Video footage and photographs released in November 2019 by the Violation Documentation Center/NE Syria (VDC-NSY) and Syrians for Truth & Justice shows fighters of the Turkish-backed National Liberation Front performing military exercises with live ammunition and explosives at the 3,000-year-old Syro-Hittite temple in Ain Dara. The temple, on a hilltop near the city of Afrin, was already heavily damaged by Turkish shelling in January 2018 when Turkey and Turkish-backed groups invaded Afrin. Syrians for Truth & Justice, an NGO based in Europe advocating for human rights and peace in Syria, states that, “this incident is yet another example of wanton disregard Turkey and its allies have displayed towards local cultural heritage in Afrin.”
Video shows military trainings of Turkish-backed National Liberation Front using live ammunition and explosives at the “Ain Dara” archaeological site in Afrin where a Syro-Hittite temple dating back to 1300 BCE is located.
In January 2018, Turkey launched Operation Olive Branch and invaded the Kurdish-held district of Afrin in Syria alongside factions of the Free Syrian Army. Turkey considers the Kurdish People’s Protection Units (YPG), an integral part of the larger Syrian Democratic Forces (SDF), to be directly linked to the Kurdistan Workers’ Party (PKK) – which Turkey considers a terrorist organization. Turkey claims that the YPG has conducted attacks on Turkey from Afrin and aimed with Operation Olive Branch to remove the YPG from Afrin and the Syrian-Turkish border. During the invasion, Turkish bombers shelled the archeological temple site of Ain Dara, east of Afrin river. The site contains an ancient Syro-Hittite temple with large basalt lions and wall reliefs. Both the Syrian Directorate-General of Antiquities and Museums and the Syrian Observatory for Human Rights (SOHR) – a Britain-based war monitor – reported severe damage to the 3,000-year-old temple. According to SOHR, a larger part of the Ain Dara temple was destroyed.*
According to the American Schools of Oriental Research working in cooperation with Safeguarding the Heritage of the Near East Initiative, an NGO funded by the US Department of State, the site at Ain Dara is a multi-period archaeological site. The settlement was likely the capital of one of several small kingdoms that arose in the region following the disintegration of the Hittite Empire at the end of the second millennium BCE. During the early first millennium BCE, the settlement was under the control of the Aramean kingdom of Bit Agusi (9th-8th century BCE) which included Aleppo and of which Arpad was the capital. Bet Agusi was incorporated into the Neo-Assyrian Empire by Tiglath-Pileser III during the second half of the 8th century BCE.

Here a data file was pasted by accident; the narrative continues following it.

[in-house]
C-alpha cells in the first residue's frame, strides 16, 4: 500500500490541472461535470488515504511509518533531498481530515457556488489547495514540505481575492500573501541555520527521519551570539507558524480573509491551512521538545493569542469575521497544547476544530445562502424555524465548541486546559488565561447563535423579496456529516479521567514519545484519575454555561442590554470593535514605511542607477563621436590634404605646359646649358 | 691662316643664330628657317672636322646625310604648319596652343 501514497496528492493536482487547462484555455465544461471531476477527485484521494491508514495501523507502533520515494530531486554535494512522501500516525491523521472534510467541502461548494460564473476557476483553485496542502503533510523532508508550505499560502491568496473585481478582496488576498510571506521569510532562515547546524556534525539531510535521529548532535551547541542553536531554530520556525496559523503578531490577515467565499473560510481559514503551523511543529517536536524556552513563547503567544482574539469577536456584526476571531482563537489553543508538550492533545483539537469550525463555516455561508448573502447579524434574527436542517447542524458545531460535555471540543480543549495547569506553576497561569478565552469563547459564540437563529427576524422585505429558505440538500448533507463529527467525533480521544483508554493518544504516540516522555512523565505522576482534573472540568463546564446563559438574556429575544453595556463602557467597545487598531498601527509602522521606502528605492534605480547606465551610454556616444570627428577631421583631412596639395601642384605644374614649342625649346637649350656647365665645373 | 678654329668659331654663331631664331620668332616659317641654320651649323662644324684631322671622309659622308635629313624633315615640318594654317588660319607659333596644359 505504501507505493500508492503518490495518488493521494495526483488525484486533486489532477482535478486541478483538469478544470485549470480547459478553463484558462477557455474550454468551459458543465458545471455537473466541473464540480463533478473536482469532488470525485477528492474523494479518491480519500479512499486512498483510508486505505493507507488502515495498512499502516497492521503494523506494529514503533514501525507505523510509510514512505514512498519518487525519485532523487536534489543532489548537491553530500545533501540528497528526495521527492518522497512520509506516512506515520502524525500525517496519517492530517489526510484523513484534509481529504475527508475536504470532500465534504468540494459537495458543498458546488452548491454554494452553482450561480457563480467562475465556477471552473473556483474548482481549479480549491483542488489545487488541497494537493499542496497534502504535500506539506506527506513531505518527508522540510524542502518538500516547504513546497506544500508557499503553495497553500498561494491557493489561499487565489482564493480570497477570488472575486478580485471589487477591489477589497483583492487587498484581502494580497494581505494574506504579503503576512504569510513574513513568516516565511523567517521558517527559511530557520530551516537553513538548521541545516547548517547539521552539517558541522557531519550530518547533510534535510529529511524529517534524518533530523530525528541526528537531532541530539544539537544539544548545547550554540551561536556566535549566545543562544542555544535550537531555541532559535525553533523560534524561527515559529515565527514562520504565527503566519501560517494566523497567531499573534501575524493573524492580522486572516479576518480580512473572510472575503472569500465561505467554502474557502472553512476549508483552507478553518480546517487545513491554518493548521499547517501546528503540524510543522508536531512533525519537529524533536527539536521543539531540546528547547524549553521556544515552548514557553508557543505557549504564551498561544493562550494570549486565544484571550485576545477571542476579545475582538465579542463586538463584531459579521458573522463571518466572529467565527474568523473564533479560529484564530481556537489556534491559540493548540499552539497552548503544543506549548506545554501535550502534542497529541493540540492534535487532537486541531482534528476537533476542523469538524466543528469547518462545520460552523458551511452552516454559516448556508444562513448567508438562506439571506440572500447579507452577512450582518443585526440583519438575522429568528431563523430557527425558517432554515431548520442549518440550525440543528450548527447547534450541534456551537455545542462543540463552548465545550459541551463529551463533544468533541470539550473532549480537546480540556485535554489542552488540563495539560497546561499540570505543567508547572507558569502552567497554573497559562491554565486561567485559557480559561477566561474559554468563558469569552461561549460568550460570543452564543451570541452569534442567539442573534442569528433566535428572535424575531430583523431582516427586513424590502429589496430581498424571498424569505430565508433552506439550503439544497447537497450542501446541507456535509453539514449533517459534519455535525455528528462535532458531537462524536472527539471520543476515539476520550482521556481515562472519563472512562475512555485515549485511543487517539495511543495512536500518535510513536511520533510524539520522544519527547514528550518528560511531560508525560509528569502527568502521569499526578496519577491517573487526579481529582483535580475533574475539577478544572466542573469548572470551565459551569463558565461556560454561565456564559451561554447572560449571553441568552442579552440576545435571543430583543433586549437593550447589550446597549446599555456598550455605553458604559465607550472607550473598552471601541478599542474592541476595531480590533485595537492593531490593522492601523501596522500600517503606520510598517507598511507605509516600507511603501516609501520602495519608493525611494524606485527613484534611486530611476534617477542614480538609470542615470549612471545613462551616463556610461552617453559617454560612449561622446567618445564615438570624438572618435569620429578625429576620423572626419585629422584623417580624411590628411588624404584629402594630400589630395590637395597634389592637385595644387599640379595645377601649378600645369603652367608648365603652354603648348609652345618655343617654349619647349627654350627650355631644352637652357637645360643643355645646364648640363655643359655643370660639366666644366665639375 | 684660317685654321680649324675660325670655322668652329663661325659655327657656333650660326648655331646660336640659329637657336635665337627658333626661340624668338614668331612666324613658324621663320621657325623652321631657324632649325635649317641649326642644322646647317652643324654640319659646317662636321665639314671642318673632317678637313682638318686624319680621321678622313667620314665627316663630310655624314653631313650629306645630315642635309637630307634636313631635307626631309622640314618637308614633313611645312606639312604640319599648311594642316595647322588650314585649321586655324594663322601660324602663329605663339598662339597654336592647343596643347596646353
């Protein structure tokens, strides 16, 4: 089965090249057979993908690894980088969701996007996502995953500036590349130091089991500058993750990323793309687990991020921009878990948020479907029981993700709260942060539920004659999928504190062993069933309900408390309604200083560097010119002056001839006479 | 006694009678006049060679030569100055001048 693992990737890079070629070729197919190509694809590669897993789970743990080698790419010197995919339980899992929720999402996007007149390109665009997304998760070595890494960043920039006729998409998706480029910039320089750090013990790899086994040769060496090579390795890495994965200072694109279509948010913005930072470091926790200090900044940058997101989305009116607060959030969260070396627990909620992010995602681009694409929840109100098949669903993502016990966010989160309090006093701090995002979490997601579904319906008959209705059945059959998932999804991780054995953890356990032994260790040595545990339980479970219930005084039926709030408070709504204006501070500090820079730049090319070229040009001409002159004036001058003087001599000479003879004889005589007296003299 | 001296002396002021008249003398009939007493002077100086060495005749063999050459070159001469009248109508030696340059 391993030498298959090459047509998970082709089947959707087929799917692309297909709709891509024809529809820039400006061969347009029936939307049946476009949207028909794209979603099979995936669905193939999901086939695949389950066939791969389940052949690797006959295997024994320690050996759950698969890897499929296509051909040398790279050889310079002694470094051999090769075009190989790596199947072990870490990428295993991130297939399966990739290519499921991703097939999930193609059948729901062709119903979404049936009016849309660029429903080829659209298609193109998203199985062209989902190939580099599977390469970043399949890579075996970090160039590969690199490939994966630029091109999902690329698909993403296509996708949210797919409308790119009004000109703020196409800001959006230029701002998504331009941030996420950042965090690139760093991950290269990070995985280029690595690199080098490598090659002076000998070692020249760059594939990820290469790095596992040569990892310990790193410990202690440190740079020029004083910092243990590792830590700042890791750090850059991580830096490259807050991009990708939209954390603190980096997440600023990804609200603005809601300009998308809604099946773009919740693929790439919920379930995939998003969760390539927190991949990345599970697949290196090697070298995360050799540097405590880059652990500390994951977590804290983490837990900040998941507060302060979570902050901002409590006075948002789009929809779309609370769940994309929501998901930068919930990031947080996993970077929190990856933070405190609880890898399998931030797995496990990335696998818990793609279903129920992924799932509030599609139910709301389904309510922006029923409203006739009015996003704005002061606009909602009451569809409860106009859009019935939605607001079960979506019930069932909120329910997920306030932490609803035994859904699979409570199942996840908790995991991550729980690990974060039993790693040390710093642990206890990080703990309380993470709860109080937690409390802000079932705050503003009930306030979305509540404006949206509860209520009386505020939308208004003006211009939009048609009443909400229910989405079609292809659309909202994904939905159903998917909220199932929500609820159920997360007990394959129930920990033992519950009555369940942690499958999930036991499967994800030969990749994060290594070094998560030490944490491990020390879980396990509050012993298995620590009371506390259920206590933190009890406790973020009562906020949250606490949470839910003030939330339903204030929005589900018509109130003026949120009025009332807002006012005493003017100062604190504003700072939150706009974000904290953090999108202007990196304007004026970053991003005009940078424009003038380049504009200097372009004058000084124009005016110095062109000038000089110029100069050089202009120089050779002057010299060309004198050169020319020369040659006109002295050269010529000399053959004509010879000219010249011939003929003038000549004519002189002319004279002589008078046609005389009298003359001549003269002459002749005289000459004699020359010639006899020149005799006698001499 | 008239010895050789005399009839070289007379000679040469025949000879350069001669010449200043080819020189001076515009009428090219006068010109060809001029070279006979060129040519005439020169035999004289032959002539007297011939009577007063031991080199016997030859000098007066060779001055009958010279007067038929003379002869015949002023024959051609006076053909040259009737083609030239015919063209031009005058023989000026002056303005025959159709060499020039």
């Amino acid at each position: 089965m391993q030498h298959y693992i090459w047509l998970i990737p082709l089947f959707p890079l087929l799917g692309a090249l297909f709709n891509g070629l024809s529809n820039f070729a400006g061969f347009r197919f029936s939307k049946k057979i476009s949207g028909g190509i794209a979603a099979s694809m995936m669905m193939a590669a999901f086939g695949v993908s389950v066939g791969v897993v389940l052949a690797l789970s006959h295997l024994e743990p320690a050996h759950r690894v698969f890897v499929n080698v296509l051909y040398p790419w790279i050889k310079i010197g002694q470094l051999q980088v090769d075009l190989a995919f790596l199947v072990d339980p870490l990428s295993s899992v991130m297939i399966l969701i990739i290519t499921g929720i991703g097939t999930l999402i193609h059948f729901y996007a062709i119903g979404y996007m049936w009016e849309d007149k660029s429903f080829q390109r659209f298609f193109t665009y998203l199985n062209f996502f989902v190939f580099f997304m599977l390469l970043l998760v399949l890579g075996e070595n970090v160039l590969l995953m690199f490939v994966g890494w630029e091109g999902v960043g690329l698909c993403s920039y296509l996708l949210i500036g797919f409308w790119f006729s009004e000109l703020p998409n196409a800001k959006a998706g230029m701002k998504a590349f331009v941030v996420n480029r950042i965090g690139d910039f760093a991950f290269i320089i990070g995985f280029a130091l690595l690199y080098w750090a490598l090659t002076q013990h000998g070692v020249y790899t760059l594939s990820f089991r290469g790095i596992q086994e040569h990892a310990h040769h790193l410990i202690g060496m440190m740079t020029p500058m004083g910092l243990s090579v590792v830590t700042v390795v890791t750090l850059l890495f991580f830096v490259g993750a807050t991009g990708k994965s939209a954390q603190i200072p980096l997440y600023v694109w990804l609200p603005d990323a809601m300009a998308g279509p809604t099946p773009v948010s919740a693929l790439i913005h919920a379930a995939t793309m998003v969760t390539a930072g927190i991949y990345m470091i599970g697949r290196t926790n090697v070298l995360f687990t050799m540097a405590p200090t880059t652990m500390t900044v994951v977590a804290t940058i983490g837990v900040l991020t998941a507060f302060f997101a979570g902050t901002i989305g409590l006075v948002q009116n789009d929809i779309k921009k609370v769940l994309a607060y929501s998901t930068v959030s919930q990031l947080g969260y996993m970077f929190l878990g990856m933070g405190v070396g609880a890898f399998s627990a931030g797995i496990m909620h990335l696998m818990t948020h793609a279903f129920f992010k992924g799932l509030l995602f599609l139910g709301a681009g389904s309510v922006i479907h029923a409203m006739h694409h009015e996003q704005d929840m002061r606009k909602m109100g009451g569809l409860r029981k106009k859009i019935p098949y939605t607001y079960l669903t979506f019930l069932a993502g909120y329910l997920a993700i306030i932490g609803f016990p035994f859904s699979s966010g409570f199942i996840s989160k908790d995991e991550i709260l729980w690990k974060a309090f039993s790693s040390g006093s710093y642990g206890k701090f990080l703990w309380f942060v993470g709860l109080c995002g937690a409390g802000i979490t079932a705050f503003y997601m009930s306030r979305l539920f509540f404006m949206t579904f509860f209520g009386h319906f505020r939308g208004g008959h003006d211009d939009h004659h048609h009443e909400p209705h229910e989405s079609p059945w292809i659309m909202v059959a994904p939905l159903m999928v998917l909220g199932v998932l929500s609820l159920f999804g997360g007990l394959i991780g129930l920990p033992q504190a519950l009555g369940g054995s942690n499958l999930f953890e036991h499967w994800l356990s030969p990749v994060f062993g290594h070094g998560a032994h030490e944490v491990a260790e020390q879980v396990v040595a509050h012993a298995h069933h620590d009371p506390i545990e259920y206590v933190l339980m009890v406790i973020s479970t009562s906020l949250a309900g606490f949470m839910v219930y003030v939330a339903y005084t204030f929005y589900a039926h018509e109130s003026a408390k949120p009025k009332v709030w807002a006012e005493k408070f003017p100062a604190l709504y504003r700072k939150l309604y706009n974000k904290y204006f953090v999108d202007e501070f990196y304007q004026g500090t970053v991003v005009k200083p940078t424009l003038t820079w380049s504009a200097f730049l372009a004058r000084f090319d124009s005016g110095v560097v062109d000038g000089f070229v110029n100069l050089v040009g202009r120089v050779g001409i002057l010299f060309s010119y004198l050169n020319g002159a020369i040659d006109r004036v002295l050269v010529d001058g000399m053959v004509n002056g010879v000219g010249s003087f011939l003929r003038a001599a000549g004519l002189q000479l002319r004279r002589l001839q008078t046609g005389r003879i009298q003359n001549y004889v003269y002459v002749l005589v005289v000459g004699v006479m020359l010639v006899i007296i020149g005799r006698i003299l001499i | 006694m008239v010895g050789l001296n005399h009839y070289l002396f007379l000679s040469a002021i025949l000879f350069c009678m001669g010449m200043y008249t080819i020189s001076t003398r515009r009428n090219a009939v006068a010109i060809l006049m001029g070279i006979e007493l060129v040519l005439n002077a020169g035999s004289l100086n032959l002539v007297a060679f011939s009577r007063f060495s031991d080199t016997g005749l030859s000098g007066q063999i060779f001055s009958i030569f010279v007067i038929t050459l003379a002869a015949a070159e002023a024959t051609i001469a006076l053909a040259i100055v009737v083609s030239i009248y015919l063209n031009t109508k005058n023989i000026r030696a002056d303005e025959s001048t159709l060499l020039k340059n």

The surviving temple sculptures depict (or rather depicted) lions and sphinxes. Massive larger-than-human footprints were carved into the floor possibly depicting the mightiness of worshipped gods. It is unclear to whom the temple is dedicated. Speculation on the matter includes Ishtar, the goddess of fertility, the female goddess Astarte, and the deity Baal Hadad.
Occupation at the site divides into two main phases.**
- The earliest excavated remains date from the late 2nd to early 1st millennium BCE, but occupation at the site began much earlier. This first phase of settlement lasted until ca. the 1st century BCE.
- After a period of abandonment lasting roughly 600 years, a second phase of occupation occurred from the 7th-14th centuries CE.
- By 600 CE, no significant occupation remained in this area.
Images by Michael Danti: Ain Dara temple in 2010
The Ain Dara temple – which UNESCO includes in and describes as the “Ancient Villages of Northern Syria” – is not the only UNESCO World Heritage site damaged by the Syrian Civil War. Since the war began in 2011, there has been major damage to many historical remains, including widespread destruction in the UNESCO World Heritage sites of Palmyra and the Old City of Aleppo. In Palmyra (Syriac-Aramaic: Tadmor, meaning “Wonder”), Islamic State (ISIS) militants demolished the 2,000-year-old Temple of Bel, the tetrapylon – a stone platform supported by four columns – and part of a theatre. Many of Syria’s (and Iraq’s) ancient sites have been damaged or destroyed as a result of in fighting or destroyed by ISIS for being “idolatrous”.